"It is not the critic who counts; not the man who points out how the strong man stumbles, or where the doer of deeds could have done them better. The credit belongs to the man who is actually in the arena, whose face is marred by dust and sweat and blood; who strives valiantly; who errs, who comes short again and again, because there is no effort without error and shortcoming; but who does actually strive to do the deeds; who knows great enthusiasms, the great devotions; who spends himself in a worthy cause; who at the best knows in the end the triumph of high achievement, and who at the worst, if he fails, at least fails while daring greatly, so that his place shall never be with those cold and timid souls who neither know victory nor defeat."


Bar 2014. I was overconfident. I knew I was going to pass the Bar exams.

I did not.

I wailed but I didn't give myself enough time to grieve. I was too proud as I knew that I was smart and intelligent as what has been ingrained in my brain for being a graduate of the Philippine Science High School, Ateneo de Manila University, and San Beda Law. I also know that I wrote and spoke English well.

Preparing for the 2015 Bar exams, I resigned from my underbar associate job and studied a week after finding out that I failed. I got my hands on everything I had not read in the previous year’s bar review, thinking that I only lacked the ammunition. (FAST FACTS: Philippine Bar examination)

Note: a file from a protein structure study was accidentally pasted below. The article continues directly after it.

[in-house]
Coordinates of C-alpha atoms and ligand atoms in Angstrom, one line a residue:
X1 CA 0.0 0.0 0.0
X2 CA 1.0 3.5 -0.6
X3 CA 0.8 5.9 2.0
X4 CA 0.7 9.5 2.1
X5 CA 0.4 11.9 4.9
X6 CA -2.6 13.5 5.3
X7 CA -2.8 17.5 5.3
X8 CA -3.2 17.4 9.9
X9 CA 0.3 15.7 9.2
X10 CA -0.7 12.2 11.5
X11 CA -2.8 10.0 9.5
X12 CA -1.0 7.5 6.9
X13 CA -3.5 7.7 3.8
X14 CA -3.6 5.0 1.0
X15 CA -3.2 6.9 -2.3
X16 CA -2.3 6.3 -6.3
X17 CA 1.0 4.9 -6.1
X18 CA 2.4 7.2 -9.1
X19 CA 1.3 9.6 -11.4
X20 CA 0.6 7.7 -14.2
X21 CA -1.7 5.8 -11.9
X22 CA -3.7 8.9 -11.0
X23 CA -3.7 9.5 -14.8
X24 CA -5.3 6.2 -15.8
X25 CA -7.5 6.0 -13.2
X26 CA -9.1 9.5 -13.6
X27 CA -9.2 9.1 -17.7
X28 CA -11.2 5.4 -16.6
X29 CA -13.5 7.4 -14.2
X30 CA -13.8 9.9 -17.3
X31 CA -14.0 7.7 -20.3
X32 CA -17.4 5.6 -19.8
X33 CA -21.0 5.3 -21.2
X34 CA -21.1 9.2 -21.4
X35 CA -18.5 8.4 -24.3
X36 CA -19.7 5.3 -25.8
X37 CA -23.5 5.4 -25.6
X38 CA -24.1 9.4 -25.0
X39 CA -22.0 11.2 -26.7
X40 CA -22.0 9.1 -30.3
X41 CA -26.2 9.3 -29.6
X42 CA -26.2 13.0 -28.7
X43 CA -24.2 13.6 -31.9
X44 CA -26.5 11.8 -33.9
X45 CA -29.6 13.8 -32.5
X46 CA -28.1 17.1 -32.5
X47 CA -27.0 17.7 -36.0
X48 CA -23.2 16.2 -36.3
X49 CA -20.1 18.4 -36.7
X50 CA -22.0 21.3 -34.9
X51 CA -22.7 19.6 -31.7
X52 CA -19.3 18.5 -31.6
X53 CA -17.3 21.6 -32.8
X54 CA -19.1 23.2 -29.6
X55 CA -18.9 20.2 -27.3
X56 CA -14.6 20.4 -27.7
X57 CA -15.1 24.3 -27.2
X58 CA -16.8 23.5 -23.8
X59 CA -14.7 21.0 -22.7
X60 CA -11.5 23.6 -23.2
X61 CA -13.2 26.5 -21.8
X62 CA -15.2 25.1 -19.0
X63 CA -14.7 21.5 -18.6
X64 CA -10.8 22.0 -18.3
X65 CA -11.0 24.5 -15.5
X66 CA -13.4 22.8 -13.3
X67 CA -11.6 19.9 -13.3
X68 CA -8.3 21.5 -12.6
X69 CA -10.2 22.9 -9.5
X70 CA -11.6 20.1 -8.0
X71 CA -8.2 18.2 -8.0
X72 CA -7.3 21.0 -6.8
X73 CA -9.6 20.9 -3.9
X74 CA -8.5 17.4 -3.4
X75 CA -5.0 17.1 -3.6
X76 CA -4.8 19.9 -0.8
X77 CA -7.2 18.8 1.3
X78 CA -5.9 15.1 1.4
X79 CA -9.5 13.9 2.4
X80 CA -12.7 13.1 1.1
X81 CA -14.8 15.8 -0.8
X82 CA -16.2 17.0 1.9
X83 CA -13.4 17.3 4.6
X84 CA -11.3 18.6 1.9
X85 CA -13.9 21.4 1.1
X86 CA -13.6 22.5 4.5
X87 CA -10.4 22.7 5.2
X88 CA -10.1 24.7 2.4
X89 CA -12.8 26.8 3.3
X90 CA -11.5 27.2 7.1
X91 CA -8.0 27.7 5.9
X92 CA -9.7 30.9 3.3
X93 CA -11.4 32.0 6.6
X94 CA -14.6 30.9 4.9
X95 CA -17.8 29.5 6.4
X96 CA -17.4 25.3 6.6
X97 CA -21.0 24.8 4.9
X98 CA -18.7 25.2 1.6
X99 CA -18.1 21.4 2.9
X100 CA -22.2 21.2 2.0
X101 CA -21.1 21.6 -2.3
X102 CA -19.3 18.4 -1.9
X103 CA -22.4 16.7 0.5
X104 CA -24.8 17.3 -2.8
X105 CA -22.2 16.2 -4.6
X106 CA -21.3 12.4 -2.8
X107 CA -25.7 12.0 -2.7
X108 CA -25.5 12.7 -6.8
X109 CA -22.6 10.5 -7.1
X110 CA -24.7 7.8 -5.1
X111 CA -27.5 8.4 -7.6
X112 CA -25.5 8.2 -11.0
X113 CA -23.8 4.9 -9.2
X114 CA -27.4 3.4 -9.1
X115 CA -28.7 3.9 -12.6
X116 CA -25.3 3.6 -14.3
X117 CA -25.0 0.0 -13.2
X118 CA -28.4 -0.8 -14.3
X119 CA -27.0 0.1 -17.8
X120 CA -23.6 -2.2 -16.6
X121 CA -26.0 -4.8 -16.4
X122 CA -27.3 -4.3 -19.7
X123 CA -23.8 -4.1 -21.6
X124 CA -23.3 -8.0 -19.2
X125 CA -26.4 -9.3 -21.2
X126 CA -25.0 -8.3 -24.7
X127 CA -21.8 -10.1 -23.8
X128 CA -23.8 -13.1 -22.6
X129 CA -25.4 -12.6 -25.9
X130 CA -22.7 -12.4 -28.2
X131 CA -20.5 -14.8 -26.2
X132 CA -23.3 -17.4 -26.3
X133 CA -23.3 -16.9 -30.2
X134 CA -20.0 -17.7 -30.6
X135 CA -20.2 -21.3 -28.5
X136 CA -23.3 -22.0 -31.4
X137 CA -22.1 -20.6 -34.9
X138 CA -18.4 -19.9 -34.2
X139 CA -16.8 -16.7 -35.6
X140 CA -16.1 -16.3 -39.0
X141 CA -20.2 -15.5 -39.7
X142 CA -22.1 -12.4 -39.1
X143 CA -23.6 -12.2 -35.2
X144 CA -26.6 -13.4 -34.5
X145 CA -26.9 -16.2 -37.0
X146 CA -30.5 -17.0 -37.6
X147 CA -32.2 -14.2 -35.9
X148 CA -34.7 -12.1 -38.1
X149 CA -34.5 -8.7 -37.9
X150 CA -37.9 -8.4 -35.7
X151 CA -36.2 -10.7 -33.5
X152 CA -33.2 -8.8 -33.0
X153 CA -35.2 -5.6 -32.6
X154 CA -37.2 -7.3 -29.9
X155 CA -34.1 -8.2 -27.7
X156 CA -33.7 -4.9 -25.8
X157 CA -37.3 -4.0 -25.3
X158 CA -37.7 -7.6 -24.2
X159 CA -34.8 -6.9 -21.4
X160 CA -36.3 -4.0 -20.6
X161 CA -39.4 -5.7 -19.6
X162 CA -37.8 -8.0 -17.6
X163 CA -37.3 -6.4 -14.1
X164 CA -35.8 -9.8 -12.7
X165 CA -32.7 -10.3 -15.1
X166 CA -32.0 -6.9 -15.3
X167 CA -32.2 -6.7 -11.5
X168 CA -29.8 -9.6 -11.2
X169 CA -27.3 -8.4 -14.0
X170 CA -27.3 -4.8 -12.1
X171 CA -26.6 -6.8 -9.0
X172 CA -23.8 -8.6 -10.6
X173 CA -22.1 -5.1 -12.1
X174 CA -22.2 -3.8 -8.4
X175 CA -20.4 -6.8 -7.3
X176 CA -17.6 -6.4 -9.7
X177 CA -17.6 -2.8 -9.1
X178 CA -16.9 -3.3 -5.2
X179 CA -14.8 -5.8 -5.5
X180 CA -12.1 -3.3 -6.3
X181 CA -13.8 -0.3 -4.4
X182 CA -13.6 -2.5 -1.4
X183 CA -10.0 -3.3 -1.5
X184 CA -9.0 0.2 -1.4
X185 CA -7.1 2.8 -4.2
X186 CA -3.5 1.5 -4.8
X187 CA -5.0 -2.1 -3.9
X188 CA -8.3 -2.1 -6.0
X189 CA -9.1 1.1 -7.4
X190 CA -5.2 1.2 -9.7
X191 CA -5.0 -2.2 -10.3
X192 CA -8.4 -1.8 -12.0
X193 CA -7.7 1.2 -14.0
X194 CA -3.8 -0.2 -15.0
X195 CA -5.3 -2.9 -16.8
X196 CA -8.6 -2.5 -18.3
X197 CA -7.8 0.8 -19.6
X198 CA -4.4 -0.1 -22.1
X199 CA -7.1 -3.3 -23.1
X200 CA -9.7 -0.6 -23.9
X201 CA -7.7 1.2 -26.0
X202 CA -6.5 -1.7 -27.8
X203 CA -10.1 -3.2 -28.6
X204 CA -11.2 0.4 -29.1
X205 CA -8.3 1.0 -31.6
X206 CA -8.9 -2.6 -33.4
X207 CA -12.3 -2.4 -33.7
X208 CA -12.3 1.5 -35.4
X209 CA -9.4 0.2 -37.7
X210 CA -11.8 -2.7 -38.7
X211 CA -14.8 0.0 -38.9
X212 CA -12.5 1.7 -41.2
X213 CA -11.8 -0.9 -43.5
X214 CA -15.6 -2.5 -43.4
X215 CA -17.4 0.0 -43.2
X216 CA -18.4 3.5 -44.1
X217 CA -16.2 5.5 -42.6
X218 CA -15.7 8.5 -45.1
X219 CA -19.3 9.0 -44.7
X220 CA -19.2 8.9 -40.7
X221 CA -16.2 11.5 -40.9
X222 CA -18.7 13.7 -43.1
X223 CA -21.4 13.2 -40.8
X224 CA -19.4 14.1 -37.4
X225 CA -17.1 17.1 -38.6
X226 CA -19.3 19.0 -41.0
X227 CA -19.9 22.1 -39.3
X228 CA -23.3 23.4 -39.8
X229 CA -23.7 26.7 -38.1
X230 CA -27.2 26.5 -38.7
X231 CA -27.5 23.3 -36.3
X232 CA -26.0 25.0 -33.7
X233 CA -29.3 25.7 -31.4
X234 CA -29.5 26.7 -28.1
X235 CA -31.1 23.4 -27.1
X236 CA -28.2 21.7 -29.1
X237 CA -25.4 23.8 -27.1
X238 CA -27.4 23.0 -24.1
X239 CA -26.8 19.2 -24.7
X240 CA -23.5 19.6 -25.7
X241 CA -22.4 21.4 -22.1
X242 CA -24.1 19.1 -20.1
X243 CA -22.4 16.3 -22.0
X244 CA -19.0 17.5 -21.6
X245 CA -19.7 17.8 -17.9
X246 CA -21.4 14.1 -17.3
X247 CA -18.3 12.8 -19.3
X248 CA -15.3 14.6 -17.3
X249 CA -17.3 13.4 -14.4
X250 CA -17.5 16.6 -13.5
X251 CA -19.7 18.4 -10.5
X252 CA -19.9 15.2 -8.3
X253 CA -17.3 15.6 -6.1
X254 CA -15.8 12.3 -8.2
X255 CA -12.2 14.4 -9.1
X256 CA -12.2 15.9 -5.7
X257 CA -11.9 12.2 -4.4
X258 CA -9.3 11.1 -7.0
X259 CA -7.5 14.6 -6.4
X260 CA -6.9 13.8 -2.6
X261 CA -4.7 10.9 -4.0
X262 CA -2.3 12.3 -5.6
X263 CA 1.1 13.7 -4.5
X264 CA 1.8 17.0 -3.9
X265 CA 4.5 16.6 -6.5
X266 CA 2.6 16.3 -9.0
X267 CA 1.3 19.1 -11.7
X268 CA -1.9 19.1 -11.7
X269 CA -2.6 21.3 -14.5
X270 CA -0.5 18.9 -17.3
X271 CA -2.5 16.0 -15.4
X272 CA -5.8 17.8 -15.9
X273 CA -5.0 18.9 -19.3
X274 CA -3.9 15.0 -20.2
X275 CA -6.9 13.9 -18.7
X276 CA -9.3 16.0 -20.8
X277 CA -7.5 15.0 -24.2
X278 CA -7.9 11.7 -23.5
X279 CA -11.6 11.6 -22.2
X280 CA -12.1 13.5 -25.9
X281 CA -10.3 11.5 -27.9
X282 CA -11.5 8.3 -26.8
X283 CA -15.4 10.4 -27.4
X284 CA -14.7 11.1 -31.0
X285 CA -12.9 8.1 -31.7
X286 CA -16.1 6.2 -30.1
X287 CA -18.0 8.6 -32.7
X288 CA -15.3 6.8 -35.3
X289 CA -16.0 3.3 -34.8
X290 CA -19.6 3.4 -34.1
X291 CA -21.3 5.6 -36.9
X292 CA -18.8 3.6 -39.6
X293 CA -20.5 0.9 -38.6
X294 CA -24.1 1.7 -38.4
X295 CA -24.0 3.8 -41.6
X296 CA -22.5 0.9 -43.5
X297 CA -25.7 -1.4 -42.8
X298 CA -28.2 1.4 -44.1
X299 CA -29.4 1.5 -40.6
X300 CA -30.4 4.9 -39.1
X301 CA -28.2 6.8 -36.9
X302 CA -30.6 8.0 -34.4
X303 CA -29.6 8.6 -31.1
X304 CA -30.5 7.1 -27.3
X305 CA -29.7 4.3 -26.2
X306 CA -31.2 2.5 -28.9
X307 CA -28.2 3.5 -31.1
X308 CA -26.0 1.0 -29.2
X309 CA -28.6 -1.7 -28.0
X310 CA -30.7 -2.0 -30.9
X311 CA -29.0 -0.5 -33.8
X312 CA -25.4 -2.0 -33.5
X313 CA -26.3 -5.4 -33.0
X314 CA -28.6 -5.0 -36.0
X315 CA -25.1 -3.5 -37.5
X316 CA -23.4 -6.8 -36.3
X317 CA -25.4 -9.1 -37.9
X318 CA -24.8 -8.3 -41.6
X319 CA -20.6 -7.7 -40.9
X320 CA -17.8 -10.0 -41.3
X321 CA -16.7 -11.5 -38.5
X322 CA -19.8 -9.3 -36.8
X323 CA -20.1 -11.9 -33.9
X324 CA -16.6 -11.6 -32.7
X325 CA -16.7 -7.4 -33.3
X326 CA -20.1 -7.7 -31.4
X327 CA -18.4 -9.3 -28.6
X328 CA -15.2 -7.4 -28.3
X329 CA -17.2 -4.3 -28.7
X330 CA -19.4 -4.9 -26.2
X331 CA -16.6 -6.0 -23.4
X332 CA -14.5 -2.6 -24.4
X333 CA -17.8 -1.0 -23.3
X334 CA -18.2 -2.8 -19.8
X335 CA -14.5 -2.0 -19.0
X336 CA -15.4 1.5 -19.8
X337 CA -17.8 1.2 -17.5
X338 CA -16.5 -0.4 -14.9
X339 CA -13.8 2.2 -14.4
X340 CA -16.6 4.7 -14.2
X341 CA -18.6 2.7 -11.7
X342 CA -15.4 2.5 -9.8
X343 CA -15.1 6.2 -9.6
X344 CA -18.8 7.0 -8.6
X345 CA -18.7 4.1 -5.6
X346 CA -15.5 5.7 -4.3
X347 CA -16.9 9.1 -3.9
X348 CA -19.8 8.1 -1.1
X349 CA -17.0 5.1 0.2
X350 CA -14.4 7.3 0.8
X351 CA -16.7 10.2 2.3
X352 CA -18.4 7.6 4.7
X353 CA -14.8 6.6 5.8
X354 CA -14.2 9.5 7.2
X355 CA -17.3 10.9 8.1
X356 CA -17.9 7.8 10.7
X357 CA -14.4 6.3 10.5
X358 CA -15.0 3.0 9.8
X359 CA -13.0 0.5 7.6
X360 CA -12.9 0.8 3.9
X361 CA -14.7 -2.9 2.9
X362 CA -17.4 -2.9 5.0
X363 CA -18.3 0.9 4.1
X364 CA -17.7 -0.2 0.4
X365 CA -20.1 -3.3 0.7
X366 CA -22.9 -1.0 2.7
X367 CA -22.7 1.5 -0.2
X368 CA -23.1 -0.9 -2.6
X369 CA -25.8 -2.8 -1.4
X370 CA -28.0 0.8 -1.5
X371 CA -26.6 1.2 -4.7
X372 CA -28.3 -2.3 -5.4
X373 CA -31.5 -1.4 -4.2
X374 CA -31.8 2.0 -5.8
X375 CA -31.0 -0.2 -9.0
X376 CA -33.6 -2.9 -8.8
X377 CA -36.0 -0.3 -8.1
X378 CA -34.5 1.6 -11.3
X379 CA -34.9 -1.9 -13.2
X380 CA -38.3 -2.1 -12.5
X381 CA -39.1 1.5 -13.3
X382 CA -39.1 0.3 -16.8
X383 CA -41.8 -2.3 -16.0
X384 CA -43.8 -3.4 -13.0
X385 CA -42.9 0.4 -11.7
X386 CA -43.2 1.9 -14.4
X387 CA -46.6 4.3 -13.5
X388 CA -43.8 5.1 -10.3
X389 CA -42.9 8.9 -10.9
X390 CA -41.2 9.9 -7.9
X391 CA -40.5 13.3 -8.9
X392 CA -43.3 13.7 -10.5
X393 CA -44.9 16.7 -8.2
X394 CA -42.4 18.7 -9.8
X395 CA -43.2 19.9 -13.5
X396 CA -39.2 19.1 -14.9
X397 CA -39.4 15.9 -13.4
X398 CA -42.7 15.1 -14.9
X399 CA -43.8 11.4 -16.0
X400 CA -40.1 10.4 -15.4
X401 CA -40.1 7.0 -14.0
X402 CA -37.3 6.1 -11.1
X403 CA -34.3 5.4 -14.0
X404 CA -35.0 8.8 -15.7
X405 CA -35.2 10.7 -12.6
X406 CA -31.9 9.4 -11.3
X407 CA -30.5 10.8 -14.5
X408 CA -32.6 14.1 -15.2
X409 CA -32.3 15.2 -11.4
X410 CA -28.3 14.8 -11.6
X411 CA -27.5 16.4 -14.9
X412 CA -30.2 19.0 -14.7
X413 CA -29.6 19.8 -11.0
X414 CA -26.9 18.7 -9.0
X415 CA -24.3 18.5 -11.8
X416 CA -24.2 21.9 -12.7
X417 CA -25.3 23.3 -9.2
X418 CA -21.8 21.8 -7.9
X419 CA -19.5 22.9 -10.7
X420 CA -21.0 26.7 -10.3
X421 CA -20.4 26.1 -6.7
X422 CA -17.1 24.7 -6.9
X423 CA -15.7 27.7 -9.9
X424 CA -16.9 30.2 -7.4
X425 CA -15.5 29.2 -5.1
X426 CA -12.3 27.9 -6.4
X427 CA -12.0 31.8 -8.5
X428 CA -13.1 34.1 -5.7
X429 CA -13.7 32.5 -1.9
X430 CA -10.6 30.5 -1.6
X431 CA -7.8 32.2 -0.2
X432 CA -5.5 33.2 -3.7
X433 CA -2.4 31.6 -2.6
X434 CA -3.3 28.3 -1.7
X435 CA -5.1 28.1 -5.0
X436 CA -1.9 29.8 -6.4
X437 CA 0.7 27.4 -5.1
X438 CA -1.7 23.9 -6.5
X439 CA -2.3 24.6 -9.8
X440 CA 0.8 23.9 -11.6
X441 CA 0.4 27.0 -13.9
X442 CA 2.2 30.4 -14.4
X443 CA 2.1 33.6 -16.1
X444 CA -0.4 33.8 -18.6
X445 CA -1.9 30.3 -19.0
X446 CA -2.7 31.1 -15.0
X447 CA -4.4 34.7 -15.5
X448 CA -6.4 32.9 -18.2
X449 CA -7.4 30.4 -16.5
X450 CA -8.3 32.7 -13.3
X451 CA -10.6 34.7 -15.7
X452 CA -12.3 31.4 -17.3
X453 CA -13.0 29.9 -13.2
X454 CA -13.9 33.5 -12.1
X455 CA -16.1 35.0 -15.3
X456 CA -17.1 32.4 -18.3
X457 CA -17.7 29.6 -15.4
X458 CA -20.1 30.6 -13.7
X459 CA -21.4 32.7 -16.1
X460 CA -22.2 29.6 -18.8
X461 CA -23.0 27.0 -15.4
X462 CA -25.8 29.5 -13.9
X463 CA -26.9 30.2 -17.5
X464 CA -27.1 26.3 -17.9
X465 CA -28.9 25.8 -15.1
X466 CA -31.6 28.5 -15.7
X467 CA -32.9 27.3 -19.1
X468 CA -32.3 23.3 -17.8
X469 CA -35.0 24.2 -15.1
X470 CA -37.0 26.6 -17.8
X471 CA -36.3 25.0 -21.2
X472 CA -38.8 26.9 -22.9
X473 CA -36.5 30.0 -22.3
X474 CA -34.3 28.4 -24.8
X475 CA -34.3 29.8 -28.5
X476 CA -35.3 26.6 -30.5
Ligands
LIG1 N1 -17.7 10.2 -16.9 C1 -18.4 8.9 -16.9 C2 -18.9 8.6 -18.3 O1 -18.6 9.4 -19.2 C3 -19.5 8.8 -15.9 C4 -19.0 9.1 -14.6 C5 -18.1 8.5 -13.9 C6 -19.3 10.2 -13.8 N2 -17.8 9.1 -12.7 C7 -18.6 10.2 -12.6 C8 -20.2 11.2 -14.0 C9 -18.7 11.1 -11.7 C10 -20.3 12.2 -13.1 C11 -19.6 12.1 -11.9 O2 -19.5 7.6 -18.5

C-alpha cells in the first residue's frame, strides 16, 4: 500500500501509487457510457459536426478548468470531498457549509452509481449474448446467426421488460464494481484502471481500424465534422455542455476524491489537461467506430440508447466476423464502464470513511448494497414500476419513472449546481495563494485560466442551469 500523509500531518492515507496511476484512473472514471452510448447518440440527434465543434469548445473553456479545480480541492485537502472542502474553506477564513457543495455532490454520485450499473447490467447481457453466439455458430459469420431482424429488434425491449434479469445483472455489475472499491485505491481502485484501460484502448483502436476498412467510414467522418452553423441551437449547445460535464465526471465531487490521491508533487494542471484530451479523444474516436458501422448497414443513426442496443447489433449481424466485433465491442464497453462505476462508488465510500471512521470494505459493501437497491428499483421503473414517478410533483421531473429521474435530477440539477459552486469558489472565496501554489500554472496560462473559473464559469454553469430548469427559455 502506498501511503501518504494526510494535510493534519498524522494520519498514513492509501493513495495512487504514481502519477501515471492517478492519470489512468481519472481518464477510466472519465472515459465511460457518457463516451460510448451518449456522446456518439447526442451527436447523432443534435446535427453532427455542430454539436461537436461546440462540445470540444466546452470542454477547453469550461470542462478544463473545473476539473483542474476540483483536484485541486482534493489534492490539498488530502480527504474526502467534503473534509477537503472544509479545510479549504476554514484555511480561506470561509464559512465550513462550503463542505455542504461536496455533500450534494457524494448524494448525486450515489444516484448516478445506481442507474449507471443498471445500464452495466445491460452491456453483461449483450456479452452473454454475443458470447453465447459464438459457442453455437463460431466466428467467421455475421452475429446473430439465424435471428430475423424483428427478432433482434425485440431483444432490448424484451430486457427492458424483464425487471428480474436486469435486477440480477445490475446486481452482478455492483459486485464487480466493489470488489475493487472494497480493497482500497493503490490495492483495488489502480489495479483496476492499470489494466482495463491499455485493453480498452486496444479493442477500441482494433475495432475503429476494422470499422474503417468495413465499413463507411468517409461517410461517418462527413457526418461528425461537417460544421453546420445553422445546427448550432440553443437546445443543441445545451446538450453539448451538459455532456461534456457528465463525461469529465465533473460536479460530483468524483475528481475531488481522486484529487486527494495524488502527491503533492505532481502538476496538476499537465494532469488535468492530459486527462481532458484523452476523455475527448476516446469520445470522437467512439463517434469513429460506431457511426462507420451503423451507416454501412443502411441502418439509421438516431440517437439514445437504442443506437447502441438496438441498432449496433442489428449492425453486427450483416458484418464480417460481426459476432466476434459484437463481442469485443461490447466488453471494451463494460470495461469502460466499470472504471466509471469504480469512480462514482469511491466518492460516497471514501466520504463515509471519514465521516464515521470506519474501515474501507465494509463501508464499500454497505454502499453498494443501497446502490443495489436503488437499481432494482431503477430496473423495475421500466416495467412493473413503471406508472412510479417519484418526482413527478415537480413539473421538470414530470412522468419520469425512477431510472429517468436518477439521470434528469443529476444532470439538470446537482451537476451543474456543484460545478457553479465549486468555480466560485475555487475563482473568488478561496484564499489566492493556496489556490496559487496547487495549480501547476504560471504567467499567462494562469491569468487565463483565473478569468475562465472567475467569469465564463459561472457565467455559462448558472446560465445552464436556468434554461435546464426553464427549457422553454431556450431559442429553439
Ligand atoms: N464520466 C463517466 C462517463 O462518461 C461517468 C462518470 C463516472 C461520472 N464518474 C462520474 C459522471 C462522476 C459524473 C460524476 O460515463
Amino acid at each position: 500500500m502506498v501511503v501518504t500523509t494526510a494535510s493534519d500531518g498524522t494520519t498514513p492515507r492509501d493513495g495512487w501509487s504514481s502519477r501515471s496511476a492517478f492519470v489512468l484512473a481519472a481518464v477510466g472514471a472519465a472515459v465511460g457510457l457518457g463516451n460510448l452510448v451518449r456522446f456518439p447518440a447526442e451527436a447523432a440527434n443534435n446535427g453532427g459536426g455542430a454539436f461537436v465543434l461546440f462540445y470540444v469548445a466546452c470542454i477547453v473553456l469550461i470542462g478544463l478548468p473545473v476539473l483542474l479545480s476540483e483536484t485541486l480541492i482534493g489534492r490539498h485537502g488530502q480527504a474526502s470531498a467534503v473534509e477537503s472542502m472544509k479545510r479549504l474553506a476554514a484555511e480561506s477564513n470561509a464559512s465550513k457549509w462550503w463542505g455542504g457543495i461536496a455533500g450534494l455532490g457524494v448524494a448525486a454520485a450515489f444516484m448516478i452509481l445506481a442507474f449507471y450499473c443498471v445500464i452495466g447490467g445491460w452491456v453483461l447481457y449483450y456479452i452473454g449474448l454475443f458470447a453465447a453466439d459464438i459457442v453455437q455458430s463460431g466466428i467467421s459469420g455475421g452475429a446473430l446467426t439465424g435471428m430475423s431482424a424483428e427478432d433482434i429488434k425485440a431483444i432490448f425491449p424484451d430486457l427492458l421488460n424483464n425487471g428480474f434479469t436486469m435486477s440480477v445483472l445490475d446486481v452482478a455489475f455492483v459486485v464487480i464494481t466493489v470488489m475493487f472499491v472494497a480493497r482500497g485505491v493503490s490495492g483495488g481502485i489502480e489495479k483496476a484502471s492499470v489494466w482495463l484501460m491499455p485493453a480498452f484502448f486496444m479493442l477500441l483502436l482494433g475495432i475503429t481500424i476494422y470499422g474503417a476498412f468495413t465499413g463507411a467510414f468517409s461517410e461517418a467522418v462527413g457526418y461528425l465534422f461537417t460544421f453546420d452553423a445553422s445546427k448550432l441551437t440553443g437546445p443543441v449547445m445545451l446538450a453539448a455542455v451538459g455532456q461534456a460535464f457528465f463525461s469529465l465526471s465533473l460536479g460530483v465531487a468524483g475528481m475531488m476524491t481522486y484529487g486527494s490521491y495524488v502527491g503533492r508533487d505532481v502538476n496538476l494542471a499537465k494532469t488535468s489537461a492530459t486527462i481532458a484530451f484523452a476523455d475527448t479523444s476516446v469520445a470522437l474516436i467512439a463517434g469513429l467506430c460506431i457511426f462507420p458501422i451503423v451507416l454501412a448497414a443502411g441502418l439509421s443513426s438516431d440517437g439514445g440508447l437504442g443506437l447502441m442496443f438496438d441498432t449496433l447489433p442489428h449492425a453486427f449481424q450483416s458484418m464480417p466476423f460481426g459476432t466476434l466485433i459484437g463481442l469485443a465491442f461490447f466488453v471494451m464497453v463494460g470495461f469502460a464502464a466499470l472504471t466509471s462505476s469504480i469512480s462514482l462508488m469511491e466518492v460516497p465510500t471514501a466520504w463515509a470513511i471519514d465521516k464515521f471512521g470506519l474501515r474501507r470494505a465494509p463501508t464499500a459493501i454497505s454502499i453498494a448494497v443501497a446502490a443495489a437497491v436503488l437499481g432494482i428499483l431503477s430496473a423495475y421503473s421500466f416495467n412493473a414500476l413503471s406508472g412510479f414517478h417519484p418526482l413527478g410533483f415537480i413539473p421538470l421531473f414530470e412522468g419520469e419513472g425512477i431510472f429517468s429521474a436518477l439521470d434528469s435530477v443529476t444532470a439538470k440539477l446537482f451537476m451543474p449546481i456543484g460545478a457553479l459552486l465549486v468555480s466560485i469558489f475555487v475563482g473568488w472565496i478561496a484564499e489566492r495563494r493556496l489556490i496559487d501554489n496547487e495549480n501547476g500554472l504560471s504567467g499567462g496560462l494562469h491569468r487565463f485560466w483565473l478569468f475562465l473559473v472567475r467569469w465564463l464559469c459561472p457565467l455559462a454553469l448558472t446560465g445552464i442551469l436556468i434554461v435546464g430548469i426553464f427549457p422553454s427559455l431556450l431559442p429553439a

I blamed the 2010 Bar exam blast for making me one of its victims – how it derailed my law school curriculum and how, because of it, my foundation was shaky. In short, I tried to blame everything but my flawed strategy.

I went home to my province and lived a life in isolation from my law school batchmates. I studied 8 to 13 hours every day and I did not seek and receive help constructively. I punished myself and gave up the comforts (hot shower, makeup, TV, internet, iPhone) that I felt took away time meant for studying.

I only came back to Manila a month before the November 2015 Bar. I did not feel confident and, definitely, I was not emotionally stable. Deferring crossed my mind but my pride would never allow me to take that route. ‬FOR MORE: Camille Villasin. [OPINION] My 3-year Philippine Bar exam journey. Published 9:26 AM, May 01, 2018. Updated 9:35 AM, May 01, 2018.

PHOTO ABOVE HOT-LINKED FROM: Lian Buan @lianbuan. Published 5:21 PM, May 03, 2017. Updated 7:55 AM, May 04, 2017. 2016 Bar passers want to be in public service.